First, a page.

Even hard-liners want to experiment in Arizona

 

Note: This article is a sidebar to this issue's feature story, "Taking control of the machine."

"We squashed the timber industry and the Forest Service, and dictated the terms of surrender" in the Southwest, says Kieran Suckling, the director of the Center for Biological Diversity.

He's talking about a war that began in the 1980s, when the Tucson-based group charged that the U.S. population of Mexican spotted owls had shrunk to just a few thousand because of logging in the old-growth ponderosa pines. The group ultimately won a 1996 court injunction that temporarily shut down logging on all national forests in Arizona and New Mexico. Within a few years, applying more legal pressure on behalf of all affected species, it forced the Forest Service to reduce logging by 70 percent and limit the harvest to trees less than 16 inches in diameter.

Arizona's timber industry -- dependent on the big trees for making lumber -- nearly disappeared. But environmentalists' celebrations were cut short by a 2002 conflagration: A half-million acres and hundreds of houses burned in the Rodeo-Chediski fire, the largest fire in Arizona's recorded history. Decades of logging and fire suppression had made Arizona's famous 2.4-million-acre ponderosa pine belt the most overgrown and flammable thickets in the West.

Study after study and committee after committee have agreed that the dog-haired thickets should be cleared out to make room for the restoration of old-growth ponderosa pines. The big, thick-barked ponderosas are natural fire managers -- able to survive frequent, low-intensity fires that remove the understory -- and they consume less groundwater than thickets do. Suckling's group and nearly everyone else in Arizona realized that something had to be done, and that the timber industry would need to do it.

The Forest Service responded in 2004 with its biggest stewardship contract ever. The White Mountain Stewardship Contract aims to do basic restoration on as much as 150,000 acres in the Apache-Sitgreaves National Forest by 2014. Financially, it works the opposite of stewardship contracts in the Northern Rockies, where companies pay for timber and do restoration as part of the deal. There are only a few Arizona companies today that have any use for raw materials from forests, and the products they make are not worth much. So the Forest Service began paying those stewardship loggers about $420, on average (and sometimes as much as $1,000) for each acre treated.

If the average price holds, that contract alone could cost the Forest Service a total of $63 million, and the product doesn't seem worth it: Most of the small trees are ground up to make fuel pellets for wood stoves. The full restoration of Arizona's ponderosa pine ecosystem could cost as much as
$1 billion, because it would require work on springs and other features, as well as thinning in up to a million acres on four national forests.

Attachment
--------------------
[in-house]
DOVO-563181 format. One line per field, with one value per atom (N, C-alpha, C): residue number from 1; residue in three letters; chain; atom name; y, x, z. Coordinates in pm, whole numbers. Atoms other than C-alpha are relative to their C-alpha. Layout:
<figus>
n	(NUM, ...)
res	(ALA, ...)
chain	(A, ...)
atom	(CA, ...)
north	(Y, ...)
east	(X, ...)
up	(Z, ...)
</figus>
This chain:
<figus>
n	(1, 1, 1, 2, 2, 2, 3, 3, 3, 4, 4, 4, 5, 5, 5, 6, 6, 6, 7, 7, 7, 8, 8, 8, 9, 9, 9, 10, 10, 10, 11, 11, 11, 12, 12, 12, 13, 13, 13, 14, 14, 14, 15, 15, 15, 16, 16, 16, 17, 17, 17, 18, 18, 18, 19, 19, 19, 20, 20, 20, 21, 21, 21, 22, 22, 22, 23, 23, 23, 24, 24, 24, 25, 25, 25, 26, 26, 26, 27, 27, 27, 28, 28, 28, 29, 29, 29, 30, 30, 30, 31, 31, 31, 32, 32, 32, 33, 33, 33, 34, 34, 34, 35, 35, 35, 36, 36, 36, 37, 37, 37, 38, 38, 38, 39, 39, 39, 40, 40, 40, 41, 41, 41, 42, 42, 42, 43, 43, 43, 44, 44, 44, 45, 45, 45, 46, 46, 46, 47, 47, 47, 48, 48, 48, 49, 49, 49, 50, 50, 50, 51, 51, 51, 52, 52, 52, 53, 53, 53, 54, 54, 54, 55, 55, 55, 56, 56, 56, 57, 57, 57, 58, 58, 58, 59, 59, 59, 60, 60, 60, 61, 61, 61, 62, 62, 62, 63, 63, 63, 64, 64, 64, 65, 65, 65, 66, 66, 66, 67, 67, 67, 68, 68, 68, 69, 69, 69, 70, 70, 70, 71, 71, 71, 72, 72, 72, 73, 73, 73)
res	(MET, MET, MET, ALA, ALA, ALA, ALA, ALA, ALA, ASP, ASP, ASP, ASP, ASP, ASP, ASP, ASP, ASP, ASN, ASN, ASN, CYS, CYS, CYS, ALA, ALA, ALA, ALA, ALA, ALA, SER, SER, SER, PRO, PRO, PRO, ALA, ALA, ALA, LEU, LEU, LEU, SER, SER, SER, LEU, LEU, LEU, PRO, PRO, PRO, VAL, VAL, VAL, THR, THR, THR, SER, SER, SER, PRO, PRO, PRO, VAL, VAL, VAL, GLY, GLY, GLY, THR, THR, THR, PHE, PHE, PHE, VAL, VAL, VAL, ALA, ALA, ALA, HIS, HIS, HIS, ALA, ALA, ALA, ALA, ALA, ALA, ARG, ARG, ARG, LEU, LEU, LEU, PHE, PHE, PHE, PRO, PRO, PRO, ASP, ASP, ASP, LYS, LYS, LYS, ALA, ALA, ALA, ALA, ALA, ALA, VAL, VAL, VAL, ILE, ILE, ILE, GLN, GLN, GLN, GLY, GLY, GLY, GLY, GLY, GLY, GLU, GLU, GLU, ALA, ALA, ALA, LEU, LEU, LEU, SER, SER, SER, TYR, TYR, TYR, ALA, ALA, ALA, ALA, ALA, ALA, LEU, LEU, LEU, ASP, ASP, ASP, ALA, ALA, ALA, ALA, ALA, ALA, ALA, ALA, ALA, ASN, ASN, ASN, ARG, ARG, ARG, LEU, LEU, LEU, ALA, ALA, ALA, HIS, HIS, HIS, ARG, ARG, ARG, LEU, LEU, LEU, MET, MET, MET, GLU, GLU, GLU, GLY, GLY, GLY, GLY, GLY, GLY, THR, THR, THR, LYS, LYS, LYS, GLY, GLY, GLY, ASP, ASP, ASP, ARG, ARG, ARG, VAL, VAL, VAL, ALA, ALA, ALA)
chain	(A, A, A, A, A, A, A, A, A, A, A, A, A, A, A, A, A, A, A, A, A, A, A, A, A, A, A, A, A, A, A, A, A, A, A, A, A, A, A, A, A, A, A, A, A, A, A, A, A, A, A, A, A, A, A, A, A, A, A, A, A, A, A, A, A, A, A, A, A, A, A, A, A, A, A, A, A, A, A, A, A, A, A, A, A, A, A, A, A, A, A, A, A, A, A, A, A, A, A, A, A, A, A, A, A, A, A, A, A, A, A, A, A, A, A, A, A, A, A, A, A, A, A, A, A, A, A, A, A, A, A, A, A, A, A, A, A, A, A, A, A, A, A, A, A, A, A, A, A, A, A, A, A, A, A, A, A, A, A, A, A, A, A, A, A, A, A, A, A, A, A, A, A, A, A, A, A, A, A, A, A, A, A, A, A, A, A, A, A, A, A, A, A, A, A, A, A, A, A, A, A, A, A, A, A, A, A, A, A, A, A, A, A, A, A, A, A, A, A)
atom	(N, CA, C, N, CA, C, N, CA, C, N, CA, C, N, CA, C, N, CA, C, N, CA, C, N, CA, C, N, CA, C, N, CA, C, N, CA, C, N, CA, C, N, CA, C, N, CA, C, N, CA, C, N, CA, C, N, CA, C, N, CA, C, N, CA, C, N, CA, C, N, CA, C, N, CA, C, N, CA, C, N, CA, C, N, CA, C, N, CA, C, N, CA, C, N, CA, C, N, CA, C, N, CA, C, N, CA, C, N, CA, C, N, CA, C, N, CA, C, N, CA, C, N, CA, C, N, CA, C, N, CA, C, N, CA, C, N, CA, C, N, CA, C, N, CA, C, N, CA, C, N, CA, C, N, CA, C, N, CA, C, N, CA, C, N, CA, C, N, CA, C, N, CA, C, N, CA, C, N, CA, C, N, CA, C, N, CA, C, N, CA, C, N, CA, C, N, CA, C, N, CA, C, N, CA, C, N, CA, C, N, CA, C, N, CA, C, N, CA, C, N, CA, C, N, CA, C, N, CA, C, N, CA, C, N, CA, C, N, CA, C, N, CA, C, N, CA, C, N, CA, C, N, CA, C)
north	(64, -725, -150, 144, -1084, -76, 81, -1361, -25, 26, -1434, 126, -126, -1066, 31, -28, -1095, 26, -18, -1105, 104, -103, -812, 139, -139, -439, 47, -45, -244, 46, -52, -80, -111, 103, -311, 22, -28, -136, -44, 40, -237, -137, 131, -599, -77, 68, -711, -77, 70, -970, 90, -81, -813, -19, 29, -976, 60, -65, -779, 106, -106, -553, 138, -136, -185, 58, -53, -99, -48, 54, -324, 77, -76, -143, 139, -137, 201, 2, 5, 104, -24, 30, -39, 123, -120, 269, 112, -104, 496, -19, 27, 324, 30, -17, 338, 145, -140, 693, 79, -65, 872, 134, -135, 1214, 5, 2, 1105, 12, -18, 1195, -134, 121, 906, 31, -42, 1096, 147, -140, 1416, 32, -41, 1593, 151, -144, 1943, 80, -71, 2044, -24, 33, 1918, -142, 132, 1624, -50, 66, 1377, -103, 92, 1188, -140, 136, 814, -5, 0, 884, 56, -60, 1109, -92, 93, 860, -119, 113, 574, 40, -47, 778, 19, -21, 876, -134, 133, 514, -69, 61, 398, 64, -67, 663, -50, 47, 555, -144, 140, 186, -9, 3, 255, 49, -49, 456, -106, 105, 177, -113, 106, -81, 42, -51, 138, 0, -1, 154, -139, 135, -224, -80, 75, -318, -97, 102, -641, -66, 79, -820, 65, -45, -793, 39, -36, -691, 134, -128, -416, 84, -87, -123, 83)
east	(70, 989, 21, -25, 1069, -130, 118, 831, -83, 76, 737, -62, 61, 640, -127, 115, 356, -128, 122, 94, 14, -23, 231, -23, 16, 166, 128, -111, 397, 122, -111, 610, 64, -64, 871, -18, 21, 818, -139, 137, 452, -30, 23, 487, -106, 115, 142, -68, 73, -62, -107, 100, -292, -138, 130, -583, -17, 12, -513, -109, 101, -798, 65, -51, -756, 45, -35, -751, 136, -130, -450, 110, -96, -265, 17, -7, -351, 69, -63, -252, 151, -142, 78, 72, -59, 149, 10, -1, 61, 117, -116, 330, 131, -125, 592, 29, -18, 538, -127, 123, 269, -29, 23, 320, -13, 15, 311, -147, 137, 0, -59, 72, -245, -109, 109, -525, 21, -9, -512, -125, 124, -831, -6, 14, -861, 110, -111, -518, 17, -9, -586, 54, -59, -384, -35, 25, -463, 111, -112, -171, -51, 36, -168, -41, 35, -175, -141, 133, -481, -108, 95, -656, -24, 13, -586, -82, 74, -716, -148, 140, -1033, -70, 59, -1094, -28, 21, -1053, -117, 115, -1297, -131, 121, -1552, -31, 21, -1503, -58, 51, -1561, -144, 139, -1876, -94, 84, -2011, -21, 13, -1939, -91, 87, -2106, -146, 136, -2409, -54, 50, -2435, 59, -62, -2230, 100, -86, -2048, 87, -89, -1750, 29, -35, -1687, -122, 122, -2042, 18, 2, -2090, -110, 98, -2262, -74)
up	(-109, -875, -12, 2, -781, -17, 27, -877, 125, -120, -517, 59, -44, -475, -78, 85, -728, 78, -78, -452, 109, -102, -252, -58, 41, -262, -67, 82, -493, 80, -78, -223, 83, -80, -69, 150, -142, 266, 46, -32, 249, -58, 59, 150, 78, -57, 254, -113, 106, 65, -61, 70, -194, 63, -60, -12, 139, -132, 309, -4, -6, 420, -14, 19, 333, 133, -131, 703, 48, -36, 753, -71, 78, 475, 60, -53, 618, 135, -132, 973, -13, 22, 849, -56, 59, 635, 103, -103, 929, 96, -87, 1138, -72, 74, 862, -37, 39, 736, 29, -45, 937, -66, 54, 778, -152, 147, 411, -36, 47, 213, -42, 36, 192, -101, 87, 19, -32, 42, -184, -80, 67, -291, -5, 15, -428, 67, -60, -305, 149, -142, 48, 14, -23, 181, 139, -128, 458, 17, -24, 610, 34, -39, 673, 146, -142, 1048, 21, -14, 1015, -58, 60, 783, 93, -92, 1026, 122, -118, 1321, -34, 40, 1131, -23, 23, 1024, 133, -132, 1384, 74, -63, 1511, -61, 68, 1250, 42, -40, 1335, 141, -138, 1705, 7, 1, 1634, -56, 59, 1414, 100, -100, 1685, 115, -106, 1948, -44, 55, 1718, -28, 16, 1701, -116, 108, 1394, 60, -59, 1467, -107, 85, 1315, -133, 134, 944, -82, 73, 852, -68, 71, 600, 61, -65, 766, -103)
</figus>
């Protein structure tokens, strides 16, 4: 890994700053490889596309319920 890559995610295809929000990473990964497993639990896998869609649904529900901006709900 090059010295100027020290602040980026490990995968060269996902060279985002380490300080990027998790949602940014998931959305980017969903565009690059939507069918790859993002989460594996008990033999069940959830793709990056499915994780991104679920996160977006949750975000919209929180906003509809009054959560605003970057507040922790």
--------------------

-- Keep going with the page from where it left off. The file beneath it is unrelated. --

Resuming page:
Yet that's the goal of one of the West's most ambitious collaborative efforts, the 4 Forest Restoration Initiative. It includes scientists, politicians, environmentalists and agencies, who are devising restoration prescriptions and plans for how to pay for it all. Ecologists such as Wally Covington, head of the Forest Restoration Institute at Northern Arizona University, have tested restoration techniques for decades and see their work as part of a long-term experiment: "We'll learn our way through this, we'll make some mistakes and (the lessons) will be passed on to future projects," Covington says.

Ethan Aumack, the Grand Canyon Trust's point man in the 4-FRI effort, has a master's degree in landscape-scale restoration and says there's a "need to set up new planning models" to do environmental impact statements on 100,000 acres per year. The Forest Service would have to ramp up its staffing and budget, perhaps ultimately kicking in $300 million as its share of the total price, he estimates, which might require congressional appropriations. "It's a new deal for everyone here, including the Forest Service," Aumack says. "It's never been tried before."

That explains the historic occasion last April 22: The Center for Biological Diversity and the Grand Canyon Trust signed a deal with timber entrepreneur Pascal Berlioux. Berlioux's company, Arizona Forest Restoration Products, hopes to do restoration work on at least 600,000 acres over 20 years, cutting only trees that are smaller than 16 inches. In turn, the Center promises not to file lawsuits against his work, and to defend it in court if other groups sue.

Berlioux says he won't need a subsidy. He plans to raise $250 million to build a plant to turn the pine thickets into a high-value product called oriented strand board (OSB). Made of wood chips, OSB has replaced plywood as the main sheathing for houses. There are no OSB plants in the West, and Berlioux hopes to profit by selling OSB sheets to millions of customers in Phoenix, Las Vegas and Southern California. Raised in France, he has an MBA and a Ph.D. in business administration, and speaks English with a strong accent: "We dove into zees theeg called collaborashun."

Berlioux says he had investors lined up, but they backed out when the economy collapsed last fall. Still, he predicts that the economy will recover soon and "socially conscious investors" will like the idea of making a profit on restoring the pine ecosystem. Jerry Payne, a Forest Service staffer who's received dozens of industry proposals to build plants to process the thickets, says, "I'm certain Pascal can make a go of it."

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